After realizing the somewhat impractical nature of these ‘gullwing’ cars (they were exceptionally toasty while driving due to poor ventilation and difficult to get in and out of), Mercedes ceased production in ‘57 in favor of building a roadster version of the 300SL for the more refined, gentleman motorist.  This roadster maintained the gorgeous shape of the original 300SL but utilized a different chassis structure to allow the fitment of more conventional doors.  There were also improvements made to the engine, braking system and suspension, which gave the car enhanced performance.  This SL’s price once again spiked back up to the $11,000 mark and as a result only about 1858 units were produced between 1958 and 1963.  

Those with slightly less means can thank Max Hoffman for dreaming up the 190SL, which was a fantastic alternative to its pricier big brother.  While it shared a great deal of styling cues with the 300, the rest of the cars underpinnings were changed in order to make it more affordable and drivable on a daily basis.  Its chassis and suspension were transplanted from the 180-series, which enabled the car to have conventional doors and a more comfortable ride.  A new 1.9L engine was developed specifically for this car with an output rating of 120hp.  All of these changes added up to a price of $3,998 for a soft-top only model or $4,295 with the optional hard top when it went on sale in 1955 (about $34,500/$37,000 in 2012 dollars).  With such beautiful styling, sporty ride and such a reasonable price (compared to the 300SL), the 190 sold a staggering 25,881 units during its production from 1955-1963.  

There is so much that I really like about this story.  First and foremost would certainly be how the production car came to be.  It was the vision of an incredible company with one purpose and the mission one man who saw its potential as a production car.  Both parties put a lot on the line, Mercedes for producing a “less than practical” car at a ridiculous price point and Max for agreeing to order 1000 of them before Mercedes even agreed to produce it.   It also shows how great ideas can come from anywhere.  Max had his fingers on the pulse of the market and thus really was able to understand why this car would be such a success.    Lastly, I love how this car was not ruined by the production process.  So often we see breath taking concept cars that captivate the hearts and minds of consumers, only to be destroyed in its transition from concept to production car.  I understand that car companies must make a profit and to some extent consumer products need to have a hint of practicality but sometimes we must be guided by our senses and visceral reactions; we need to build stunningly beautiful, amazing and impractical things.  All in all, I pray nightly that I might one day be graced with the opportunity to drive either a 300 or 190, for they truly are a beautiful part of motoring history.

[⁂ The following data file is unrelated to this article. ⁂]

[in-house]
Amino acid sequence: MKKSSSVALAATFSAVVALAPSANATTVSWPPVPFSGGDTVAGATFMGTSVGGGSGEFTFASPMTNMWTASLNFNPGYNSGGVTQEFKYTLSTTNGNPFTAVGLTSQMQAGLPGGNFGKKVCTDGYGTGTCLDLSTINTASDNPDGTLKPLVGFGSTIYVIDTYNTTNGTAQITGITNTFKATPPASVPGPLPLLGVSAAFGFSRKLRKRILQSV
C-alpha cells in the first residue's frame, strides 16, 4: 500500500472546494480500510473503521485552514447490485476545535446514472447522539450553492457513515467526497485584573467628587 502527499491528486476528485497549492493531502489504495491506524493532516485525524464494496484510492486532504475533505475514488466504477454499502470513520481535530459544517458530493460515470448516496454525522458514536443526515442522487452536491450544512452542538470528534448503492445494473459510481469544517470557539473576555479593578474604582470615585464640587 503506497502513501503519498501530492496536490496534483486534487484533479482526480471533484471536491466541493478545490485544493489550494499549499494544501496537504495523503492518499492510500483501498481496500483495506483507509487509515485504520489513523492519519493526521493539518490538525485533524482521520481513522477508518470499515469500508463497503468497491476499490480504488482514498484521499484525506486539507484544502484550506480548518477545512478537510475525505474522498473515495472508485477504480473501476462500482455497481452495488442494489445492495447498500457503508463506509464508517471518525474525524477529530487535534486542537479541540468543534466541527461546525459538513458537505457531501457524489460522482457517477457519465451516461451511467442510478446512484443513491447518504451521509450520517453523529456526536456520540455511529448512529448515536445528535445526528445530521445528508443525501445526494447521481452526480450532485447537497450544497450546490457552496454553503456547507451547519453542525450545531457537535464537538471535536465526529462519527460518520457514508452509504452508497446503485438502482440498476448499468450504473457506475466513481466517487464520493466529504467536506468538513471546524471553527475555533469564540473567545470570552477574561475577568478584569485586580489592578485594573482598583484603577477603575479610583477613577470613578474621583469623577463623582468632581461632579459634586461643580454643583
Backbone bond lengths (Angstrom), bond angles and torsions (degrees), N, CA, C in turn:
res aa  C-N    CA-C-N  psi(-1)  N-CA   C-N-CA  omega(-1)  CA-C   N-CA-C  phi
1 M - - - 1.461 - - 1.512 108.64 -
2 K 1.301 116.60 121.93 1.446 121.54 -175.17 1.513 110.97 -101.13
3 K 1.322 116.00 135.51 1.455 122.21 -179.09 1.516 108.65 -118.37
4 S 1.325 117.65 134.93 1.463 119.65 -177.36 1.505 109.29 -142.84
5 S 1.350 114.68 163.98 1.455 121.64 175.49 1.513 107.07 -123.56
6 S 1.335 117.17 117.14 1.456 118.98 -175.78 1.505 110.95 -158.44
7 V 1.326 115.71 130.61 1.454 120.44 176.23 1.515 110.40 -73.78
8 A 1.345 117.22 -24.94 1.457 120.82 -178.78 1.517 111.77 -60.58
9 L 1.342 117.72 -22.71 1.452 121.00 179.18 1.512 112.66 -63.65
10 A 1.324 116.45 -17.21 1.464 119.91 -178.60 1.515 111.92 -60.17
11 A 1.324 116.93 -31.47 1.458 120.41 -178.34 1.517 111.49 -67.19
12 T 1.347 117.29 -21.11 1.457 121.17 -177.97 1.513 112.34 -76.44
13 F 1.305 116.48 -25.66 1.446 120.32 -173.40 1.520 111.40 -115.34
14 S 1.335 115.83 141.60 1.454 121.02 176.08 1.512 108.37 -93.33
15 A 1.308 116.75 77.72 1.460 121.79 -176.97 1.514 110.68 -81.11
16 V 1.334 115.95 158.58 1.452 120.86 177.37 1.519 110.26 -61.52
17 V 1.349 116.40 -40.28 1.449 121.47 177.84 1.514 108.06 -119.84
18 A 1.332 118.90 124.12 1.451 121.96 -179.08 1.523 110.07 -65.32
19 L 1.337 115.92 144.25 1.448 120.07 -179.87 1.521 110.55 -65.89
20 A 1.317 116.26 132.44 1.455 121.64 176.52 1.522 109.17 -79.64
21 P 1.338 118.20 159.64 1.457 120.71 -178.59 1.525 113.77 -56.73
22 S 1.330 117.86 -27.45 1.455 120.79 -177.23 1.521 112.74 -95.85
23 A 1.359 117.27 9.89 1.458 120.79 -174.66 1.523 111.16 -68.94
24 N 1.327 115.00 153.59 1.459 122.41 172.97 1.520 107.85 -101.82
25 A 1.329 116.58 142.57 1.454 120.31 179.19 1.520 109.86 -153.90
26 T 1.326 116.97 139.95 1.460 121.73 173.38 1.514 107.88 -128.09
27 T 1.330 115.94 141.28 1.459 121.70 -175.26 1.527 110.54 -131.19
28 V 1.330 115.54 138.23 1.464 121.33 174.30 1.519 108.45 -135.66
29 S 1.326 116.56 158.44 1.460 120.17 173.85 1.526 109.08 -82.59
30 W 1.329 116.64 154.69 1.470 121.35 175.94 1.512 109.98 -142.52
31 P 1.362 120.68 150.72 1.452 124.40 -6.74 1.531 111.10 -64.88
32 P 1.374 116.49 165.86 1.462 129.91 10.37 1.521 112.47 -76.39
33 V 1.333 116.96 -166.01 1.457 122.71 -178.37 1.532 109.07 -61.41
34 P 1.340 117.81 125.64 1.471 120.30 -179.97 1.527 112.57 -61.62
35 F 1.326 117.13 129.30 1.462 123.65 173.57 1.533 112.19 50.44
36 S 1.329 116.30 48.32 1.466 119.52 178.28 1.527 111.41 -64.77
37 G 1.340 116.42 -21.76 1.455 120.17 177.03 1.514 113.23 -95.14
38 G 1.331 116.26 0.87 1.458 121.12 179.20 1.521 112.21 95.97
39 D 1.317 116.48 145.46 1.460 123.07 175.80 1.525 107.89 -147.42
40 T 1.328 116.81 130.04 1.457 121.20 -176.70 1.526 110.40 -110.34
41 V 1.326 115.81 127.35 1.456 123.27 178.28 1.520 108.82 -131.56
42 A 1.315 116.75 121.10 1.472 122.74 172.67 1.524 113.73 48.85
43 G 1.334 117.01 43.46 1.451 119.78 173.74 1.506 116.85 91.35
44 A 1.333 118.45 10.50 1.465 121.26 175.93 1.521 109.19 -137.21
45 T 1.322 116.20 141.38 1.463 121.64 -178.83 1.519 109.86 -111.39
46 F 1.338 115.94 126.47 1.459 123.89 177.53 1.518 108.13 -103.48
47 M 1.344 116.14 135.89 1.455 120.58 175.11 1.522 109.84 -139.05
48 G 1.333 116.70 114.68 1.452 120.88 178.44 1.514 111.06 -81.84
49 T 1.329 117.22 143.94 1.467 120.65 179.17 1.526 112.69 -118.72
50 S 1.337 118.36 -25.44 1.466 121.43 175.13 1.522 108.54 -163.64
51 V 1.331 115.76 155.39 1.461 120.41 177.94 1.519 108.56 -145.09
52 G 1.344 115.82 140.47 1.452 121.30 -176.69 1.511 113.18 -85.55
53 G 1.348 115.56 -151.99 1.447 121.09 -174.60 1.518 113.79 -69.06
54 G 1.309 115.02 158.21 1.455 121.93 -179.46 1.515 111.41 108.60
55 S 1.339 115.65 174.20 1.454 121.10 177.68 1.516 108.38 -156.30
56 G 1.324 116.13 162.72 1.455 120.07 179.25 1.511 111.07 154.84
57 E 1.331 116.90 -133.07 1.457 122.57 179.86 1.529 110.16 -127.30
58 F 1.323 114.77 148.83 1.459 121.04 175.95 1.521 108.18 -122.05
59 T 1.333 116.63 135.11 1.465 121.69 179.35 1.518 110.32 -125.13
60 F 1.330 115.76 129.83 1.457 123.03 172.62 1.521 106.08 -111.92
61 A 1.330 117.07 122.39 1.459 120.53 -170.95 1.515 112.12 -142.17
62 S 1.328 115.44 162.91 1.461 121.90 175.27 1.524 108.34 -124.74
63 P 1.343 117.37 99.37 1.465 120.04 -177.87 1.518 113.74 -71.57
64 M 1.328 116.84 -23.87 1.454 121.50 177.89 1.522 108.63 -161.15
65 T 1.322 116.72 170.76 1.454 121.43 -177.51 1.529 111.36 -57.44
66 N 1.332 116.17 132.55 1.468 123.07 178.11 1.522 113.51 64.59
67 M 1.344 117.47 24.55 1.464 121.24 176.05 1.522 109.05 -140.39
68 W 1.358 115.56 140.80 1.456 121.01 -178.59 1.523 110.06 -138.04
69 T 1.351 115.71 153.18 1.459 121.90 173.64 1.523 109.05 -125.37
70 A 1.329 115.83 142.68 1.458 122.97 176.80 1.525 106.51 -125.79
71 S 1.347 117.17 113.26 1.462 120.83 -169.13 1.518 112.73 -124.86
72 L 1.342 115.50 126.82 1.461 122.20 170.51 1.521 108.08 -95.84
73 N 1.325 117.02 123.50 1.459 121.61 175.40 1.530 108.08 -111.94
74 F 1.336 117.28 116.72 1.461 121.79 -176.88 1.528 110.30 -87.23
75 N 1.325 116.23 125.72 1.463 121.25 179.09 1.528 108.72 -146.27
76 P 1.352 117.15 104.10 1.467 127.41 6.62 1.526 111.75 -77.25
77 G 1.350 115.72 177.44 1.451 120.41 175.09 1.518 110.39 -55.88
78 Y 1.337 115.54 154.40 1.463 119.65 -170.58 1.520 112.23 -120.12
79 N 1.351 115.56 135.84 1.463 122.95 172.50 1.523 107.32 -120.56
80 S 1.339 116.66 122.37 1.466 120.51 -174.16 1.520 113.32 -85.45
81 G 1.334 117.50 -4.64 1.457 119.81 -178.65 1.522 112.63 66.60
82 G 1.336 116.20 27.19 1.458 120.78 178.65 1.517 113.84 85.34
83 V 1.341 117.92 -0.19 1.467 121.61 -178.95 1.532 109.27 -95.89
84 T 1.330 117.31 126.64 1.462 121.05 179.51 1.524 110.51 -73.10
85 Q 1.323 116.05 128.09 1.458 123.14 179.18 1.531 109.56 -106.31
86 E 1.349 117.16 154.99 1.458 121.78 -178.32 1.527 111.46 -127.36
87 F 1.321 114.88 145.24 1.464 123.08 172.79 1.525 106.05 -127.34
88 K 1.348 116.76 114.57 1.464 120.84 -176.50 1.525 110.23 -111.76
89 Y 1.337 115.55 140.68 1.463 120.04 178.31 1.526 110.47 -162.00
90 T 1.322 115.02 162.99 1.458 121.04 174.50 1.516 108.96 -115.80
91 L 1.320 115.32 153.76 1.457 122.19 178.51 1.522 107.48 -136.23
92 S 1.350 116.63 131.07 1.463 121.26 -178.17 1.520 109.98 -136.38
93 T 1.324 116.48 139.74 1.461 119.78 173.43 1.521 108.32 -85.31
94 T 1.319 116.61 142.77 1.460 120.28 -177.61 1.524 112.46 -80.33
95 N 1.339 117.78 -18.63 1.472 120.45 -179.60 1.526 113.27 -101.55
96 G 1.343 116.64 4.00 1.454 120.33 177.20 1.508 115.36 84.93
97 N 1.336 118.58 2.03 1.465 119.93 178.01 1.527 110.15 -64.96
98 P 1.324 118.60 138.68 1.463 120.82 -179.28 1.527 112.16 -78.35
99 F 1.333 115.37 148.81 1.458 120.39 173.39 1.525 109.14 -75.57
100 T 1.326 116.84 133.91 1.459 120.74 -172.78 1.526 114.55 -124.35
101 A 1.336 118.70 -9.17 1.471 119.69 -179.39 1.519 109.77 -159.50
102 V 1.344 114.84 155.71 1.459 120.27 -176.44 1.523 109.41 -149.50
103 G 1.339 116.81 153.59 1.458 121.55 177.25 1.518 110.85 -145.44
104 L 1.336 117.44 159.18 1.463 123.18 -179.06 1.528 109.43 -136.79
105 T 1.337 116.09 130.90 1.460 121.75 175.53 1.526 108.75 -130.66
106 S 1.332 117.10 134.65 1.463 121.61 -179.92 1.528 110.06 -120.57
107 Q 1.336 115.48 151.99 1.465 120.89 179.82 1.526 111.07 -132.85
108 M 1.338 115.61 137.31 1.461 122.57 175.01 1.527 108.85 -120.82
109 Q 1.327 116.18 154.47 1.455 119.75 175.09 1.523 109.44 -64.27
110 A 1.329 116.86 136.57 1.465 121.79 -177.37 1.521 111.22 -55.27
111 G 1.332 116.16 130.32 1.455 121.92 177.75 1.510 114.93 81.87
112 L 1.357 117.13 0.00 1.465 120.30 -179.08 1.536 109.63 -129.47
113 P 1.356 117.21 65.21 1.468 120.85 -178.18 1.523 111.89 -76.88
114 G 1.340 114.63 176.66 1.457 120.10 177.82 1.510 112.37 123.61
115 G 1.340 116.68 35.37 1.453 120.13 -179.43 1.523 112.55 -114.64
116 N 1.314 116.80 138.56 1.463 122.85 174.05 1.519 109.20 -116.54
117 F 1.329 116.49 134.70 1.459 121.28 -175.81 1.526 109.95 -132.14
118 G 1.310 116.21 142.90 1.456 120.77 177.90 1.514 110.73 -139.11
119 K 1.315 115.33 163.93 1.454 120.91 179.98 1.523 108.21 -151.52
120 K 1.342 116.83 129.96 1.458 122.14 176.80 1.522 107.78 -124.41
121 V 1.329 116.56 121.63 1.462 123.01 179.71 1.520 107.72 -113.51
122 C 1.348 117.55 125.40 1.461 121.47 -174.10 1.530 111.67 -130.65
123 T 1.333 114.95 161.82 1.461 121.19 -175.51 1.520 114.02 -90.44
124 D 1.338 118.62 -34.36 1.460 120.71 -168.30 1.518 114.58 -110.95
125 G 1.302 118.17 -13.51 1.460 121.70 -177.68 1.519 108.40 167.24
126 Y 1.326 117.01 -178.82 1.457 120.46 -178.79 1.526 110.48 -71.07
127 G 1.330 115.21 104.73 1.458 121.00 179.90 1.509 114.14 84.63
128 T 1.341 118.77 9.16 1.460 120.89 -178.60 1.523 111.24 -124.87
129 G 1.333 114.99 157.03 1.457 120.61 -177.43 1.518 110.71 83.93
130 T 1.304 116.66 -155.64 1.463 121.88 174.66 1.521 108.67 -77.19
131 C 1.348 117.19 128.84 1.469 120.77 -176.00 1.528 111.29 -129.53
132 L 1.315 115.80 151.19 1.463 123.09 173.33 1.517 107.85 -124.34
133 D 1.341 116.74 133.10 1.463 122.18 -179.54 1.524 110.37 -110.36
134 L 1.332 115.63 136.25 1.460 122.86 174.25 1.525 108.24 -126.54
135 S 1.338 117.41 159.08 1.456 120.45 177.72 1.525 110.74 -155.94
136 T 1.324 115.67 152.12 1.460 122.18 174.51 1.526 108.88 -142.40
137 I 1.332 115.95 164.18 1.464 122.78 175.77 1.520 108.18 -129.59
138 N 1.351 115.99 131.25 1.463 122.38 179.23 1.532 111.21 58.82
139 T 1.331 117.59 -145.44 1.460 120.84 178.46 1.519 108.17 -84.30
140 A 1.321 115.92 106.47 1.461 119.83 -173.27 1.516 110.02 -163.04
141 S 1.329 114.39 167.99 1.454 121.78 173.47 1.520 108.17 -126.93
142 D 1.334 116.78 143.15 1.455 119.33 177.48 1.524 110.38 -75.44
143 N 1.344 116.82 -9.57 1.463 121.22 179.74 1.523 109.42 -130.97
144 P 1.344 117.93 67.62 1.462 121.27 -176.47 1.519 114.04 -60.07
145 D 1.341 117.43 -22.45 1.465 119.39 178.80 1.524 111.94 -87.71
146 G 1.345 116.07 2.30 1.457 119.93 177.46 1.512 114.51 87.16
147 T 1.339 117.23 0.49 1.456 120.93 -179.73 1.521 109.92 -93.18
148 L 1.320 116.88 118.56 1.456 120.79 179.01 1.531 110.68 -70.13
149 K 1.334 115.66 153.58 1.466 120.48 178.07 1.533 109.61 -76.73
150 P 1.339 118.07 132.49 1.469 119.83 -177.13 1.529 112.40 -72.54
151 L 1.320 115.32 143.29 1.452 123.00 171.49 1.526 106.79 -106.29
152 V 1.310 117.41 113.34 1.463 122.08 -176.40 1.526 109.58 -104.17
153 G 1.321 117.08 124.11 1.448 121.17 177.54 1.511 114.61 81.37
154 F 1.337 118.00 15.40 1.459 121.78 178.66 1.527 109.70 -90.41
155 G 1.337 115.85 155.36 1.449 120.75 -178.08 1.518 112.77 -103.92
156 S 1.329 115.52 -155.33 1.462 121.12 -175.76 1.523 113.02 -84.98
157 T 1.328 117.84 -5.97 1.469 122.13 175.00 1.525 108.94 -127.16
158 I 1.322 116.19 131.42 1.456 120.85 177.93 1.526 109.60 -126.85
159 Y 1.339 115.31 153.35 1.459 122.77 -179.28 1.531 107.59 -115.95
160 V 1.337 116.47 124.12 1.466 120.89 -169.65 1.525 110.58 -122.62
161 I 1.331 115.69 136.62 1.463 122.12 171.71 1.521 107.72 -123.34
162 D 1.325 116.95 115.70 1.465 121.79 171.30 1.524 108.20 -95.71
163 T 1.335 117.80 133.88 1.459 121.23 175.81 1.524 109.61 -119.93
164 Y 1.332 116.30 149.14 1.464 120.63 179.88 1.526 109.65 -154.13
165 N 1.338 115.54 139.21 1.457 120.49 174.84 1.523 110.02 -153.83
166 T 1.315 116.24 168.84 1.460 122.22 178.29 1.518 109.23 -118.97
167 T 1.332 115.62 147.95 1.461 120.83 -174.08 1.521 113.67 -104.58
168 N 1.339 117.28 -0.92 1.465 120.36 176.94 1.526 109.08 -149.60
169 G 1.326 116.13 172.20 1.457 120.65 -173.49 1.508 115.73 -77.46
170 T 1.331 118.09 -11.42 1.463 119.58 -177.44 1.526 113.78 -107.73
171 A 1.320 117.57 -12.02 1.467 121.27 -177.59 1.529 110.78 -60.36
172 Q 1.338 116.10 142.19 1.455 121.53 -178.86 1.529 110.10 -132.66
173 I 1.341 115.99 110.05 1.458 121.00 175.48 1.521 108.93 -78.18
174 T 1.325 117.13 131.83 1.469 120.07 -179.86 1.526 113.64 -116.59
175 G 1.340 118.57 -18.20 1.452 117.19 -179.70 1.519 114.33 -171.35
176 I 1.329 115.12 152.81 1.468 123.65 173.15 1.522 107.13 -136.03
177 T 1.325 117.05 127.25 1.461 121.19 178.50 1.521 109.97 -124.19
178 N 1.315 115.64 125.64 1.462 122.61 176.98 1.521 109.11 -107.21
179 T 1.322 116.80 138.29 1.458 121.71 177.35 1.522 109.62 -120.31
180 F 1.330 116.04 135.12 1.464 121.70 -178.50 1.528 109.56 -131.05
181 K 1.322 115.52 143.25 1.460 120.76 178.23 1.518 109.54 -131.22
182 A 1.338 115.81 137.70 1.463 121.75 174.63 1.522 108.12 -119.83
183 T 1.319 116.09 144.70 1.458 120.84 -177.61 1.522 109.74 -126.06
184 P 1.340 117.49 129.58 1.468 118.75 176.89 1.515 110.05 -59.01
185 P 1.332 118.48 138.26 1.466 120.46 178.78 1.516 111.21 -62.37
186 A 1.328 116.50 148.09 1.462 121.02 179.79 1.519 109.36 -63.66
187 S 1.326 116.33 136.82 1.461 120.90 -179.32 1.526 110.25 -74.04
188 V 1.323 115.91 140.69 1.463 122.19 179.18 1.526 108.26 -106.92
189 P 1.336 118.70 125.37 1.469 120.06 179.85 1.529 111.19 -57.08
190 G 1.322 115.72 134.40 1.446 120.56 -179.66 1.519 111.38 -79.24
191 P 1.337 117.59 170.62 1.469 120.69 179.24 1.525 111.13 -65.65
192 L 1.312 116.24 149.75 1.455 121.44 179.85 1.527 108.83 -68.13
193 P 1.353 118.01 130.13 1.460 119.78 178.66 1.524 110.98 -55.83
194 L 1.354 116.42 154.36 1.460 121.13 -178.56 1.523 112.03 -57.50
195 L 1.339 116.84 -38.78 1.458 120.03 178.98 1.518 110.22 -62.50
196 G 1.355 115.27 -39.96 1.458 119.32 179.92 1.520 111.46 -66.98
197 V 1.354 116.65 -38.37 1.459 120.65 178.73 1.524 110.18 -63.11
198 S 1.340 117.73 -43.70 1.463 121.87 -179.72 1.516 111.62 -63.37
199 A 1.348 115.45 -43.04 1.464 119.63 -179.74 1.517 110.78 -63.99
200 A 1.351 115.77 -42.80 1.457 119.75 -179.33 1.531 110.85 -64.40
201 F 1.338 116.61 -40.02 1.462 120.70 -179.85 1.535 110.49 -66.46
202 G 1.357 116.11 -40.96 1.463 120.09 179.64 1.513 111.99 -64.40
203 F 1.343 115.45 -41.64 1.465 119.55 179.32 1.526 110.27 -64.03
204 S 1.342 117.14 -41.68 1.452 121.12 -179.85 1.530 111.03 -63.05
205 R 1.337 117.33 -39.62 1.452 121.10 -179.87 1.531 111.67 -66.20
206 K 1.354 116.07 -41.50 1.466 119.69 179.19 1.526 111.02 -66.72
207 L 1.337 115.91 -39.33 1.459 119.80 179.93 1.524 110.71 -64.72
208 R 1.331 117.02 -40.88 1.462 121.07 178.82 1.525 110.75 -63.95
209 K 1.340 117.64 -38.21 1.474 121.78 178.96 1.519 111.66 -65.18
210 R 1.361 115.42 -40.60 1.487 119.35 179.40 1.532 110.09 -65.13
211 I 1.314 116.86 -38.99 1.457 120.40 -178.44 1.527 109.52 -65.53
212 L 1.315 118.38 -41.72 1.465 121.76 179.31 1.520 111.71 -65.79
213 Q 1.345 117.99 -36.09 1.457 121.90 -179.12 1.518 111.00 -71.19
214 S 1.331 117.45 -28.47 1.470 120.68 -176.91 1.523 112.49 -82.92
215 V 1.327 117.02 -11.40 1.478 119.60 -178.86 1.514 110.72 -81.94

As I mentioned above, this is only part 1 of the story so check back for part 2: 1963-1971 and the SL Pagoda.

Video: Fantastic Volkswagen Commercial

I work in advertising.  I love cars.  When the two of my passions meet, its great.  Moreover, when its done right, it’s like a bacon flavored ice cream: the perfect balance of two amazing things to make one awesomely fantastic thing.  

VW: "We pluck the lemons so you get the plums"
To start, I have chosen a spot from a company that really seems to do automotive advertising right, and has done for quite some time: Volkswagen.  Consistently since the dawn of their first print ads (shown right, Credit: DDB), they have portrayed their cars in a fun and unique way, which has given the brand a very distinct personality.  This in turn has led them down a very successful path, one filled with staggering sales numbers and a slew of large acquisitions.  Now, I’m not going to say that the advertising is solely responsible for their success because we all know that good advertising will make a crap product fail faster.  Truth be told, the lion share of Volkswagens success is attributable to their management, engineering and quality, but the rest of is because of excellent marketing - a portion of which is advertising.